Cast: Tim Clarke - Josh Braaten Kyle Brewster - Max Greenfield Doug Reynolds - Eric Lively Molly Clarke - Marla Sokoloff Dr. Victoria Stangel - Jane Seymour Tug Clarke - George Wendt

More TV

  • 'The Bachelor' Recap: Arie Luyendyk Jr.

    'The Bachelor' Recap: Arie Luyendyk Jr. Faces 'The Bekah-ning'

    Not to speak ill of the half-dead, but “Modern Men” is a prime example of why the WB has struggled to establish an identity in comedy. A nondescript sitcom that’s little more than a three-man version of NBC’s “Four Kings,” there’s nothing here bearing even a glancing resemblance to the net’s better dramas — beginning […]

  • CBS Orders Pilots From Gloria Calderon

    CBS Orders Pilots From Gloria Calderon Kellett, Amanda Green, Michelle Nader

    Not to speak ill of the half-dead, but “Modern Men” is a prime example of why the WB has struggled to establish an identity in comedy. A nondescript sitcom that’s little more than a three-man version of NBC’s “Four Kings,” there’s nothing here bearing even a glancing resemblance to the net’s better dramas — beginning […]

  • NBC Orders FBI Drama 'The Enemy

    NBC Orders FBI Drama 'The Enemy Within' From 'Mentalist' Writer to Pilot

    Not to speak ill of the half-dead, but “Modern Men” is a prime example of why the WB has struggled to establish an identity in comedy. A nondescript sitcom that’s little more than a three-man version of NBC’s “Four Kings,” there’s nothing here bearing even a glancing resemblance to the net’s better dramas — beginning […]

  • Timeless

    TV News Roundup: 'Timeless' Sets Season 2 Premiere Date on NBC

    Not to speak ill of the half-dead, but “Modern Men” is a prime example of why the WB has struggled to establish an identity in comedy. A nondescript sitcom that’s little more than a three-man version of NBC’s “Four Kings,” there’s nothing here bearing even a glancing resemblance to the net’s better dramas — beginning […]

  • "The Matrimonial Metric" -- Pictured: Sheldon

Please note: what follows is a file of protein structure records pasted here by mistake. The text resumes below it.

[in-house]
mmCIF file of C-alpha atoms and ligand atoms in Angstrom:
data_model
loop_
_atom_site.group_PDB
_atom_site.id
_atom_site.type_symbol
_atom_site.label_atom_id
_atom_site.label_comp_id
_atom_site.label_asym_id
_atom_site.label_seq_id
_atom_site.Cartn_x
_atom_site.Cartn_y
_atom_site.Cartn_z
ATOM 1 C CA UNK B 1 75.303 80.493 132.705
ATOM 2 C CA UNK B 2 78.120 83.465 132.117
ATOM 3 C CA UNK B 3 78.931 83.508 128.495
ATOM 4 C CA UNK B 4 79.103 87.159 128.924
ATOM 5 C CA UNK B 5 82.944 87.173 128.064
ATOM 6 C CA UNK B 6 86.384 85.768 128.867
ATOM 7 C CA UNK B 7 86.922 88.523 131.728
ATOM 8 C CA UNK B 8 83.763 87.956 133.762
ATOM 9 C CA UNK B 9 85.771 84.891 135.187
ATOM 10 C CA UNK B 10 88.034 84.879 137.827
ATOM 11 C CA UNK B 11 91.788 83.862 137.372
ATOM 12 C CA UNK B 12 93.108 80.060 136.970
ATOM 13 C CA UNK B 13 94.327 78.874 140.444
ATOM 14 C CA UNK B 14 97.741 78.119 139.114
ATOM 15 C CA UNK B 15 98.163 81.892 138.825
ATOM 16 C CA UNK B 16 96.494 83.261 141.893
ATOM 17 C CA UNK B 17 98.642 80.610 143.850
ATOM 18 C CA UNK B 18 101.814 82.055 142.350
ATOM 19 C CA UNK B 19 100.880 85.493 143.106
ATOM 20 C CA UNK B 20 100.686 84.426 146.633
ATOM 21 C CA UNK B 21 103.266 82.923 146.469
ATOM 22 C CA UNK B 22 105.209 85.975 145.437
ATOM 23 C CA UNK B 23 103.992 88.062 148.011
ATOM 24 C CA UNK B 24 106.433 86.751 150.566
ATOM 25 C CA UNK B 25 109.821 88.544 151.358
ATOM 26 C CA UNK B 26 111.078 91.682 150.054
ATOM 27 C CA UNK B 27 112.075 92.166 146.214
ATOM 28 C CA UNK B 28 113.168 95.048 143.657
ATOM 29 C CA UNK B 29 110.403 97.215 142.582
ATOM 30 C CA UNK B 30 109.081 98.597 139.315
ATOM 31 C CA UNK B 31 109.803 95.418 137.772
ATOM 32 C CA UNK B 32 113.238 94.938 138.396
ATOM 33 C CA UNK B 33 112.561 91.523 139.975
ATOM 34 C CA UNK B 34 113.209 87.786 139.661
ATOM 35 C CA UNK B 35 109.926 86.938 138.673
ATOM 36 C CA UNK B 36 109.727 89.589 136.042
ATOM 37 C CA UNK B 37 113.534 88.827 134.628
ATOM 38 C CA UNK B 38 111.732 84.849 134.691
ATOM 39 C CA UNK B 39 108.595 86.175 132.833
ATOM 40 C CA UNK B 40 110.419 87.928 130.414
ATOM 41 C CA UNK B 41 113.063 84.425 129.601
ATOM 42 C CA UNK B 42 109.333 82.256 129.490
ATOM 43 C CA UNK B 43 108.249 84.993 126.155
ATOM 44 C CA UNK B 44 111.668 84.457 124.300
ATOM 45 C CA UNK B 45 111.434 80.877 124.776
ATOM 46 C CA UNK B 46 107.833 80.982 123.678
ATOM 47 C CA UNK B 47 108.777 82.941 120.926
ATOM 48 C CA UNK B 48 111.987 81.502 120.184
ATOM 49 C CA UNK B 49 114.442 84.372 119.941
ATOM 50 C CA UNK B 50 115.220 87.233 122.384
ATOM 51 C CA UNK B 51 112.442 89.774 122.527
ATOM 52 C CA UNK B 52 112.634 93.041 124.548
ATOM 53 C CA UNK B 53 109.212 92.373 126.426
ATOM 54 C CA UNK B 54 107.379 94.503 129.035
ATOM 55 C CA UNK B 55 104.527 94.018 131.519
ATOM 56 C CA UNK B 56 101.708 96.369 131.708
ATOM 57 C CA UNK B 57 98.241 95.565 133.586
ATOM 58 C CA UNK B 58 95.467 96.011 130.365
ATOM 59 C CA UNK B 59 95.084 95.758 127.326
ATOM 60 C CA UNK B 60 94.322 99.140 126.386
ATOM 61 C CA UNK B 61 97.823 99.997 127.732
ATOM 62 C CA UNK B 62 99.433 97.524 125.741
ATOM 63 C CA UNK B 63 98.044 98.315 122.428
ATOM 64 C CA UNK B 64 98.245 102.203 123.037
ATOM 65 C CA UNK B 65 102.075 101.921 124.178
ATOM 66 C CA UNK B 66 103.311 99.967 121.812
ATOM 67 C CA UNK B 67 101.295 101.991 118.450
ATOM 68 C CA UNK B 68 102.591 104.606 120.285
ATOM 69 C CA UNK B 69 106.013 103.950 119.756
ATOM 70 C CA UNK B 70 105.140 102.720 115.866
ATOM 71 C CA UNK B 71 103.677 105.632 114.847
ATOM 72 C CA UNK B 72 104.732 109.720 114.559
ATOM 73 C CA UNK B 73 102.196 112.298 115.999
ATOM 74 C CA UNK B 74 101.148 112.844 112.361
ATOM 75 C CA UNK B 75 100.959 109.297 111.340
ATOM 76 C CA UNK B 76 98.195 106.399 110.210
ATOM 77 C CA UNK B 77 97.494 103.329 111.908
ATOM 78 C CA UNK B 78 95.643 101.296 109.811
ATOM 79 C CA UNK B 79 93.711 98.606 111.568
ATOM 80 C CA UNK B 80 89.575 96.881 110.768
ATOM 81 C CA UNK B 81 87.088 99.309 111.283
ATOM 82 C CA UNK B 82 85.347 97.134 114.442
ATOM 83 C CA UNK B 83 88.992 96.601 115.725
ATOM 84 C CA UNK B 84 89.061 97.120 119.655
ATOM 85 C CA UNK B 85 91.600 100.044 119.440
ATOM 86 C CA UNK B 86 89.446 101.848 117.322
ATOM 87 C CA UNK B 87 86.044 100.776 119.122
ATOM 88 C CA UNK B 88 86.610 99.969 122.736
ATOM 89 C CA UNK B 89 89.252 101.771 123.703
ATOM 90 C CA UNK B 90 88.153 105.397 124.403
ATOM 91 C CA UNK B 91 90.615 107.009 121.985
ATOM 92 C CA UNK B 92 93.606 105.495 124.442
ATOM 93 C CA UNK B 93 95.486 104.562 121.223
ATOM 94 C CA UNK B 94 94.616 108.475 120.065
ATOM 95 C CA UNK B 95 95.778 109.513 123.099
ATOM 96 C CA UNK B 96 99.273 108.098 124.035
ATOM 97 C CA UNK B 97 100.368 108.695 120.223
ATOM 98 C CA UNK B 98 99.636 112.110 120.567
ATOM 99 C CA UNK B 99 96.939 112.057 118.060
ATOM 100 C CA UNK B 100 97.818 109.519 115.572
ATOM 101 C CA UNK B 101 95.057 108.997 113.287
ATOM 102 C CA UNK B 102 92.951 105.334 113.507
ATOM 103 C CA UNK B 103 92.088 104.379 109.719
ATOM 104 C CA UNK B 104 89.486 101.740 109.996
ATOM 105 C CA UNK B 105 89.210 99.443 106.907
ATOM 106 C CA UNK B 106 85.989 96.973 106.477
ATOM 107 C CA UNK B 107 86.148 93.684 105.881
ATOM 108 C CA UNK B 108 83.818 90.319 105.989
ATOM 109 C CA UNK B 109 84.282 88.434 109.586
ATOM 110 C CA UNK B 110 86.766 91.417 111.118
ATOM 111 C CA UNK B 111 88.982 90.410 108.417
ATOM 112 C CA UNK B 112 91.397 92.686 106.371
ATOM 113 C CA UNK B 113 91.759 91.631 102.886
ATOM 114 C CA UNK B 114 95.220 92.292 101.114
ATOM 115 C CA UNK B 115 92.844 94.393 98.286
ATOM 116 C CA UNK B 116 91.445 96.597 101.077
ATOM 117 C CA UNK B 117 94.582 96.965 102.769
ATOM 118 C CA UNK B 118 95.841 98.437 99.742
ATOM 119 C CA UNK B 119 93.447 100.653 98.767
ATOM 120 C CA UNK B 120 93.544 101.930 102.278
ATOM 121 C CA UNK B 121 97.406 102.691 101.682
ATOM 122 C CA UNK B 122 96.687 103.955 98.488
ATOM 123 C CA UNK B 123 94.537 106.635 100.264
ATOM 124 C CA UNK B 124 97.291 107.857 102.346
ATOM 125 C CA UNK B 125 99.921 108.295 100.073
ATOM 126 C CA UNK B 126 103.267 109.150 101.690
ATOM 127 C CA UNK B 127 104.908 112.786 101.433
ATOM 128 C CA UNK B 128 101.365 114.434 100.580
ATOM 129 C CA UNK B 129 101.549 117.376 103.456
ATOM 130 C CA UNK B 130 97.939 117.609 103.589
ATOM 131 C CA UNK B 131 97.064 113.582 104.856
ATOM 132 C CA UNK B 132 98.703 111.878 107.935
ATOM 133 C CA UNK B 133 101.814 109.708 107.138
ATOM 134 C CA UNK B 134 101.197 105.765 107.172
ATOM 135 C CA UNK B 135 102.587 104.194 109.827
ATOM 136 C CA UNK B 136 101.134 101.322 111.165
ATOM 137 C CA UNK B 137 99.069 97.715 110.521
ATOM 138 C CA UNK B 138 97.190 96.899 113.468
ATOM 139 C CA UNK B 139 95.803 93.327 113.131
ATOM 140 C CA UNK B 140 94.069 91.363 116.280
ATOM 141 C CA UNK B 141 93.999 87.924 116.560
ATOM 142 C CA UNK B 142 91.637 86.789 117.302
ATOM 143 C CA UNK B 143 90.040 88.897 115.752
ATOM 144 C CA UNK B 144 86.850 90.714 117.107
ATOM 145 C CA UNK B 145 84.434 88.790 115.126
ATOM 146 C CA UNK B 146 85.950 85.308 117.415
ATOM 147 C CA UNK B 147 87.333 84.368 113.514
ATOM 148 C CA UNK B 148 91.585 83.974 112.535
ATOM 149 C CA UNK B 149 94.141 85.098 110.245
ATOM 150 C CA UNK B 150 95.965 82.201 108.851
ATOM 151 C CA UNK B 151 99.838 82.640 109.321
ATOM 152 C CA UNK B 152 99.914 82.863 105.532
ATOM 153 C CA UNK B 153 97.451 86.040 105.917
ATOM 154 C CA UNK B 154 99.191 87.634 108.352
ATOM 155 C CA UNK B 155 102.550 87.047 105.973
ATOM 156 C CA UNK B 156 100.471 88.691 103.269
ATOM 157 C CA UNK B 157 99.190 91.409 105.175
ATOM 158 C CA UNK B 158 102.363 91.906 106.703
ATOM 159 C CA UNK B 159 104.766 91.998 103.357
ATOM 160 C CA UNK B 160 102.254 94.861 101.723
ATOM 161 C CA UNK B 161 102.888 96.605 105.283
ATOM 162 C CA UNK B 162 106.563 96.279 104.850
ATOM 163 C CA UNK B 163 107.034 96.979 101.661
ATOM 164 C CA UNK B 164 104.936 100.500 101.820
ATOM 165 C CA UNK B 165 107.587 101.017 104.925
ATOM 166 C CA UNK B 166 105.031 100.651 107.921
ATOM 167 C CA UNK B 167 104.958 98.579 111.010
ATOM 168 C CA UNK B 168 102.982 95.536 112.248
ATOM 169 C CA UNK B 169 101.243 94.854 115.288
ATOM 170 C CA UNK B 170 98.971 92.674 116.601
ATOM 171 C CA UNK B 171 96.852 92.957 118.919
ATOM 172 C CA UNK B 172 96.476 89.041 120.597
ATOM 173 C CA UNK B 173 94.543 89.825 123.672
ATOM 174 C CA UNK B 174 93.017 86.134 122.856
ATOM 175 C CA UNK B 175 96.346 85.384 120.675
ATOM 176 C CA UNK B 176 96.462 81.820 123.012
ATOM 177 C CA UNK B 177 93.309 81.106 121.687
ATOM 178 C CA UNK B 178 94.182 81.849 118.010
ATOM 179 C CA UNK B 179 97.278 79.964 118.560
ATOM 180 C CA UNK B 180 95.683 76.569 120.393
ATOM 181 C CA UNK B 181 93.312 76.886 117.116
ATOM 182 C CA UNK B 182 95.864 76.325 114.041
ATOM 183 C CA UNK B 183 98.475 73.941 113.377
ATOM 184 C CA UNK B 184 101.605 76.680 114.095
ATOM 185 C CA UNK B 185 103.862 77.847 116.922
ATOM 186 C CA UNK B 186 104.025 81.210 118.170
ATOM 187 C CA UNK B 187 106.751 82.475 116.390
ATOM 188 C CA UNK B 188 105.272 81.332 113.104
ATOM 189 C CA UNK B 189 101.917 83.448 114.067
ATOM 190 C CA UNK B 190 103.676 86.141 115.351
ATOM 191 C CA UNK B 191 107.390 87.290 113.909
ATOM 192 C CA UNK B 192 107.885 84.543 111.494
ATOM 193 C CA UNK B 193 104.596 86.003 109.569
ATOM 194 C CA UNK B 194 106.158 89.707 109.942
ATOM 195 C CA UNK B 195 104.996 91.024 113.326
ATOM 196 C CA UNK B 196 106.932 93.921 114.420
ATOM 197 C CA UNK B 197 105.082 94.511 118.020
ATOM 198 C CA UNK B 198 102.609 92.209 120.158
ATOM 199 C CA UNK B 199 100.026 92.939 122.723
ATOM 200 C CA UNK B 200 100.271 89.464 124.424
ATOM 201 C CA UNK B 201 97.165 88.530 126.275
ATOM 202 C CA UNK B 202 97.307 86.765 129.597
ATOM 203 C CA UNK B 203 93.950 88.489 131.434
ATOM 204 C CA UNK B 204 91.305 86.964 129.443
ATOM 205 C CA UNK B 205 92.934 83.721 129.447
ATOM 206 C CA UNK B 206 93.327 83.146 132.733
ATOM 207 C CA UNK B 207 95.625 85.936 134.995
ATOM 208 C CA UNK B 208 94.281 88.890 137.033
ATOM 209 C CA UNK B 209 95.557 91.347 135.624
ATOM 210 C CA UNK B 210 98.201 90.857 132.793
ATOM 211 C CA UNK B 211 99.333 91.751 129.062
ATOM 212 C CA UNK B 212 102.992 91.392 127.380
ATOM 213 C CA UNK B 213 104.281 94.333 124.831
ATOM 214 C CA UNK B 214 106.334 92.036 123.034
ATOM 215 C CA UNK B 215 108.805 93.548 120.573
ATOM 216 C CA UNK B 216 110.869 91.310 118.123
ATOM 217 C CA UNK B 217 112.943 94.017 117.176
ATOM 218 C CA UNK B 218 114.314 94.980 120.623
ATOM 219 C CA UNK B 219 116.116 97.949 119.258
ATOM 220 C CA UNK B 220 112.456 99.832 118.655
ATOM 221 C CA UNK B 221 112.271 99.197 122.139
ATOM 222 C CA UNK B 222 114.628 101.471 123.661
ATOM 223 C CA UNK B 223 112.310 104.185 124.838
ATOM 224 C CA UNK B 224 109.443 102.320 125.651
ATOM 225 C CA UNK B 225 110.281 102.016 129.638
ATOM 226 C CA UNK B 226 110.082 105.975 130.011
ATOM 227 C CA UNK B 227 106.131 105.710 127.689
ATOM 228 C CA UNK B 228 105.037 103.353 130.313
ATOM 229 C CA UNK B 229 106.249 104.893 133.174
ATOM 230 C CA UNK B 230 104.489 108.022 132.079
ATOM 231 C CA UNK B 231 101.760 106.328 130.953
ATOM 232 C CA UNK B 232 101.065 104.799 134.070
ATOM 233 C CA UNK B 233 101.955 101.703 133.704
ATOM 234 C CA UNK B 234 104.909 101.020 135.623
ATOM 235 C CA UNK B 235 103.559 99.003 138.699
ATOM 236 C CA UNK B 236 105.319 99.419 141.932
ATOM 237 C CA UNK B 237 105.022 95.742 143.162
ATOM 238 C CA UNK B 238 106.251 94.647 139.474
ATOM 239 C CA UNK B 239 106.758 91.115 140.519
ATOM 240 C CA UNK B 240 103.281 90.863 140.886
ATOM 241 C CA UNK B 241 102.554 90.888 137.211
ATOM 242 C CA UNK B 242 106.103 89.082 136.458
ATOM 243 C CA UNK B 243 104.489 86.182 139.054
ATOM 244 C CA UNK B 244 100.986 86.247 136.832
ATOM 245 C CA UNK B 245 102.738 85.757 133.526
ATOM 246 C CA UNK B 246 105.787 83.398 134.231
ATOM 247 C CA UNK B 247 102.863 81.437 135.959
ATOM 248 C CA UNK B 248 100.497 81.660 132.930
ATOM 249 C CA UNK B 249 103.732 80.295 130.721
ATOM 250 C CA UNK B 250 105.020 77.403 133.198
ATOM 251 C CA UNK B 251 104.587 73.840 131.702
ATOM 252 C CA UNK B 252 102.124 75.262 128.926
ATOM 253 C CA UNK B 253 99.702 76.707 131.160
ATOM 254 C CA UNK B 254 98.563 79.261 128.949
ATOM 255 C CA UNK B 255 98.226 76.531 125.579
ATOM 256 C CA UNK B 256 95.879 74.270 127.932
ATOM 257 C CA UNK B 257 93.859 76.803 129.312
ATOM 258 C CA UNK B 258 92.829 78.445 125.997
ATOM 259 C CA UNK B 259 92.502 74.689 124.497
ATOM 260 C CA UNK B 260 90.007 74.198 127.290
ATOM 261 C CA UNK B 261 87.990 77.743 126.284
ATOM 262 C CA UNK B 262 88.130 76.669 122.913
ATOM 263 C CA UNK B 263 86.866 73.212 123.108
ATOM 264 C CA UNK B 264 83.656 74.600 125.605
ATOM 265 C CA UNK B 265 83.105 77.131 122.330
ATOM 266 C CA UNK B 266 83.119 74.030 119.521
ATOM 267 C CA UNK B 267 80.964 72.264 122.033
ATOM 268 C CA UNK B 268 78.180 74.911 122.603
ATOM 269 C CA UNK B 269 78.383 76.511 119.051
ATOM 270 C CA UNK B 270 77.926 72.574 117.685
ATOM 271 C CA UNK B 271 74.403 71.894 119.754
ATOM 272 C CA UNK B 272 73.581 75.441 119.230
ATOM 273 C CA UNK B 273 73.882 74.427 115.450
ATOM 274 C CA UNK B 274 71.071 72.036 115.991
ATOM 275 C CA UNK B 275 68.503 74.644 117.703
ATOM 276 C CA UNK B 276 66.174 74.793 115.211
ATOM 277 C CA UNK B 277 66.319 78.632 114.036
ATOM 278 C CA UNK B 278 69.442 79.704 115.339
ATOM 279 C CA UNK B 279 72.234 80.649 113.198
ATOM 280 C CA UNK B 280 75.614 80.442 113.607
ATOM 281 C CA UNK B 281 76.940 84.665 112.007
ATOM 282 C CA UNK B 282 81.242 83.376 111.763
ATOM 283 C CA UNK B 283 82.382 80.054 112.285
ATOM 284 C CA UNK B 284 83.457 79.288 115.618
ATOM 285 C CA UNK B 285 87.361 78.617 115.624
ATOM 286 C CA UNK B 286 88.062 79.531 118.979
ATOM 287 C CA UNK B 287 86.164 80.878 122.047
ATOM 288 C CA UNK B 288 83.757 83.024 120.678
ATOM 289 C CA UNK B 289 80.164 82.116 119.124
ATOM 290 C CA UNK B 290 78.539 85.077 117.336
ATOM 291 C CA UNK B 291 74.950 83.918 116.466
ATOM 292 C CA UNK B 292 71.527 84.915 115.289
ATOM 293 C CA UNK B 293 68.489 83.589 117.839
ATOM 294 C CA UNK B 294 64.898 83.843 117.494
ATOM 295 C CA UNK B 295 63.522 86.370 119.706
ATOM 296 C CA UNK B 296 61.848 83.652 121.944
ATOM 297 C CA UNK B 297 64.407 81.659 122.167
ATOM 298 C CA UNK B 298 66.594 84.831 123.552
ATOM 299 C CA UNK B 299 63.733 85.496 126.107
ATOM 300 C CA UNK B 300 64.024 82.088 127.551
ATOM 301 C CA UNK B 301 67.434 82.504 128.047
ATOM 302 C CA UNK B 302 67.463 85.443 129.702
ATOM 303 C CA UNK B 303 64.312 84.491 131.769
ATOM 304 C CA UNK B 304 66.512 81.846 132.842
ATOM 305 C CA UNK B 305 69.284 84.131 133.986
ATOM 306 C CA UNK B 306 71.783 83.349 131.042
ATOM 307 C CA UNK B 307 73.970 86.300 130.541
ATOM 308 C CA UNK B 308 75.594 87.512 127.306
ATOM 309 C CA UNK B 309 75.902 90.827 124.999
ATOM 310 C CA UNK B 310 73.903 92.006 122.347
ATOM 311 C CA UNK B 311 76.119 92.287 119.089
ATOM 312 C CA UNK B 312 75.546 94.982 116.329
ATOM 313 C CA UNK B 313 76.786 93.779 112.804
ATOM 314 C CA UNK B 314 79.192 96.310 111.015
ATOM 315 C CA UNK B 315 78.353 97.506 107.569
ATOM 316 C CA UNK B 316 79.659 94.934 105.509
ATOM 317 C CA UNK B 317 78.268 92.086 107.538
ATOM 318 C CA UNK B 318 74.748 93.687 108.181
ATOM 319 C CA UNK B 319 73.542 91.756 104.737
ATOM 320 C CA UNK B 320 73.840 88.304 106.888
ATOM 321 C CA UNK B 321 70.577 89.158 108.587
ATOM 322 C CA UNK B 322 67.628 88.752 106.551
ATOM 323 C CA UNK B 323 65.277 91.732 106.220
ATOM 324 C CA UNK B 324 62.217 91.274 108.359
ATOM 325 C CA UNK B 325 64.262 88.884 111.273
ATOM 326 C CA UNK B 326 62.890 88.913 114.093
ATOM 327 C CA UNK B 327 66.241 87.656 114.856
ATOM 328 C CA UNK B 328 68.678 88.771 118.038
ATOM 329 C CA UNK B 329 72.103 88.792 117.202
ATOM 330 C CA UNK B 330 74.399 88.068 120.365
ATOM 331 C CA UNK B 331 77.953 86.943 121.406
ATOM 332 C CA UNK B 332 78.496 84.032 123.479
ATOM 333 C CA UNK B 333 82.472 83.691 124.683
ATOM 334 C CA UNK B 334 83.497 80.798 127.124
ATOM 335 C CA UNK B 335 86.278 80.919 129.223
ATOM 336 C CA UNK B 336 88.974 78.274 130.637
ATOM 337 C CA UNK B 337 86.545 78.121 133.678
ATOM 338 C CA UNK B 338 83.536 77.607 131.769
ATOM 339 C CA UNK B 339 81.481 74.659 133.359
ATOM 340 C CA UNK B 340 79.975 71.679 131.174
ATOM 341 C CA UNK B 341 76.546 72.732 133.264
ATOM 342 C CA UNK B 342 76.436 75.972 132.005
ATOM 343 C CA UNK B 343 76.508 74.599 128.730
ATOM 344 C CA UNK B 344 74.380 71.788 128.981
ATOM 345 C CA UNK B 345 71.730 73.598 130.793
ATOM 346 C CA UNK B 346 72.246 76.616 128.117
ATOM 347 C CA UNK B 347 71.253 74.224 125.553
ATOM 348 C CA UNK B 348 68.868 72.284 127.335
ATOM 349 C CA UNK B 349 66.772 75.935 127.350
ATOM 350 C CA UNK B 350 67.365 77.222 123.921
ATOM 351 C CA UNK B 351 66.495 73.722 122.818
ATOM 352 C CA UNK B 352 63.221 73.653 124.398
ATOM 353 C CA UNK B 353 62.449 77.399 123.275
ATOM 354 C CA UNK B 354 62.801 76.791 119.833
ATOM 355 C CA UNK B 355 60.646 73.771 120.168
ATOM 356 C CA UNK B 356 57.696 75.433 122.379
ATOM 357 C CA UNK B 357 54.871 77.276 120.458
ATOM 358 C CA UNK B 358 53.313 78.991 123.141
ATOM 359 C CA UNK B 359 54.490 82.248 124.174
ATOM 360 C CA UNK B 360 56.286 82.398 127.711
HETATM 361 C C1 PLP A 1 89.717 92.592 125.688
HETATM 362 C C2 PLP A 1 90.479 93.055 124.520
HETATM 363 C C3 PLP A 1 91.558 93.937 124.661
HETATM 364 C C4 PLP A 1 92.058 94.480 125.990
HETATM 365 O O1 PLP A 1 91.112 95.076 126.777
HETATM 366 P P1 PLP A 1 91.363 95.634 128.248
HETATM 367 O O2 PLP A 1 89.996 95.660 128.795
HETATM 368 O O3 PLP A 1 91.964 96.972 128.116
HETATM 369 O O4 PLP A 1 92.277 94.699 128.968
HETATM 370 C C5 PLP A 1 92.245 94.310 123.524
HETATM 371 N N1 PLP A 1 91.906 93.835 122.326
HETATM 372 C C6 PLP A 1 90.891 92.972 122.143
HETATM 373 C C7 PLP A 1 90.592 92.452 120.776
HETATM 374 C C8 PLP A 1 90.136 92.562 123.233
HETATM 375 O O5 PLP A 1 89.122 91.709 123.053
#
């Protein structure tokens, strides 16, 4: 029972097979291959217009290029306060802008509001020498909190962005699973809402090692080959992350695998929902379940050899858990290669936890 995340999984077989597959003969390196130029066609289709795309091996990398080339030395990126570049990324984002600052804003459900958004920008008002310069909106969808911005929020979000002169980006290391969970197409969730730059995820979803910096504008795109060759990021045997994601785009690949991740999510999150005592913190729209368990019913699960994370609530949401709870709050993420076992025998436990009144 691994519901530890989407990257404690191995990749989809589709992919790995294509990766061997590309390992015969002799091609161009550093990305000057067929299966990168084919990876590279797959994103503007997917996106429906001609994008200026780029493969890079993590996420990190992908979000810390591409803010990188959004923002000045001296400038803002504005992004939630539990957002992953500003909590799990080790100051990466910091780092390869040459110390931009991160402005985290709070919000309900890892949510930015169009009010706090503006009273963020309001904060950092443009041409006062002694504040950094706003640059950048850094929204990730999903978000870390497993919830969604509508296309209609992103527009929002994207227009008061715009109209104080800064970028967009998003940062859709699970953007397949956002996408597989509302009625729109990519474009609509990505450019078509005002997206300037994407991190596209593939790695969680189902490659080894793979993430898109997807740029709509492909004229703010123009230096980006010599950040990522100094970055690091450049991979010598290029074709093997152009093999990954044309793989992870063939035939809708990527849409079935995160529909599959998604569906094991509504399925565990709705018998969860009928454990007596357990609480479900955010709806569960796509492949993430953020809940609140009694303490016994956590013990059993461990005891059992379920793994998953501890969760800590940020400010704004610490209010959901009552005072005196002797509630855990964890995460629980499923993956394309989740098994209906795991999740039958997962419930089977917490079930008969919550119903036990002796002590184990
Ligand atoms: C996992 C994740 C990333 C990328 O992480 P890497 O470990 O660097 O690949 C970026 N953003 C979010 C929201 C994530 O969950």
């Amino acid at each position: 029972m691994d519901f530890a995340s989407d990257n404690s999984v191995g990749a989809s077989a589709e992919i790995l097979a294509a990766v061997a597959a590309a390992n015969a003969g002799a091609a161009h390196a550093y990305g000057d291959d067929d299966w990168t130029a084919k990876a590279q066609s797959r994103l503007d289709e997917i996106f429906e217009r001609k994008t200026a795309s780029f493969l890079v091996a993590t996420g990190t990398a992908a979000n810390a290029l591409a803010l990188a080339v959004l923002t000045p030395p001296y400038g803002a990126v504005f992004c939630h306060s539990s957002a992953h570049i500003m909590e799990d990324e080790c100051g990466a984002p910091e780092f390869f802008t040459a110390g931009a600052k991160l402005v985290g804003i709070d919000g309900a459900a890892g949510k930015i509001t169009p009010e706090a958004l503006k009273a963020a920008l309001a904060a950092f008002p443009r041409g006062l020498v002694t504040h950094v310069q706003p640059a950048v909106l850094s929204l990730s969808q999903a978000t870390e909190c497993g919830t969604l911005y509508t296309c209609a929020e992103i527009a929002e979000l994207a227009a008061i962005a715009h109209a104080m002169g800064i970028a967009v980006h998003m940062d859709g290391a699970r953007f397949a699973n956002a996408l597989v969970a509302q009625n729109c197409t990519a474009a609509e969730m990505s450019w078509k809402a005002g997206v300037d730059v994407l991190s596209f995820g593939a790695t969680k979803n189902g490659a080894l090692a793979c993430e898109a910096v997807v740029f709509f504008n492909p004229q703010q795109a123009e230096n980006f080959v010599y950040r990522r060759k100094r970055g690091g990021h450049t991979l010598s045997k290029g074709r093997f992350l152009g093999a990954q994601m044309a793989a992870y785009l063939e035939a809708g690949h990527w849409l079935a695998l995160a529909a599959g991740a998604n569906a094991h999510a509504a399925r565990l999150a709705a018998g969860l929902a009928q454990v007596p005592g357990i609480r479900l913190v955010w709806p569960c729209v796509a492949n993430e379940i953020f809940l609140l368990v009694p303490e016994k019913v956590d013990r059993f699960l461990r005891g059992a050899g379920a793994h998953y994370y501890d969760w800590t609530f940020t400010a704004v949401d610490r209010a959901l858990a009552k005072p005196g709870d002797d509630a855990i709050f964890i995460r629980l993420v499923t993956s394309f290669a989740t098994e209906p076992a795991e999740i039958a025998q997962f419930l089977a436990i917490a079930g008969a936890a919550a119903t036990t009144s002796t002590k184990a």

Delayed Viewing Ratings: 'Big Bang Theory' Winter Premiere Starts 2018 Strong

    Not to speak ill of the half-dead, but “Modern Men” is a prime example of why the WB has struggled to establish an identity in comedy. A nondescript sitcom that’s little more than a three-man version of NBC’s “Four Kings,” there’s nothing here bearing even a glancing resemblance to the net’s better dramas — beginning […]

  • Morgan Freeman and Peter Dinklage Bring

    PepsiCo's Super Bowl Commercial for Doritos, Mountain Dew is Two Ads in One

    Not to speak ill of the half-dead, but “Modern Men” is a prime example of why the WB has struggled to establish an identity in comedy. A nondescript sitcom that’s little more than a three-man version of NBC’s “Four Kings,” there’s nothing here bearing even a glancing resemblance to the net’s better dramas — beginning […]

  • What We Do in the Shadows

    'What We Do in The Shadows' Series Lands at FX With Pilot Production Commitment

    Not to speak ill of the half-dead, but “Modern Men” is a prime example of why the WB has struggled to establish an identity in comedy. A nondescript sitcom that’s little more than a three-man version of NBC’s “Four Kings,” there’s nothing here bearing even a glancing resemblance to the net’s better dramas — beginning […]

More From Our Brands

Access exclusive content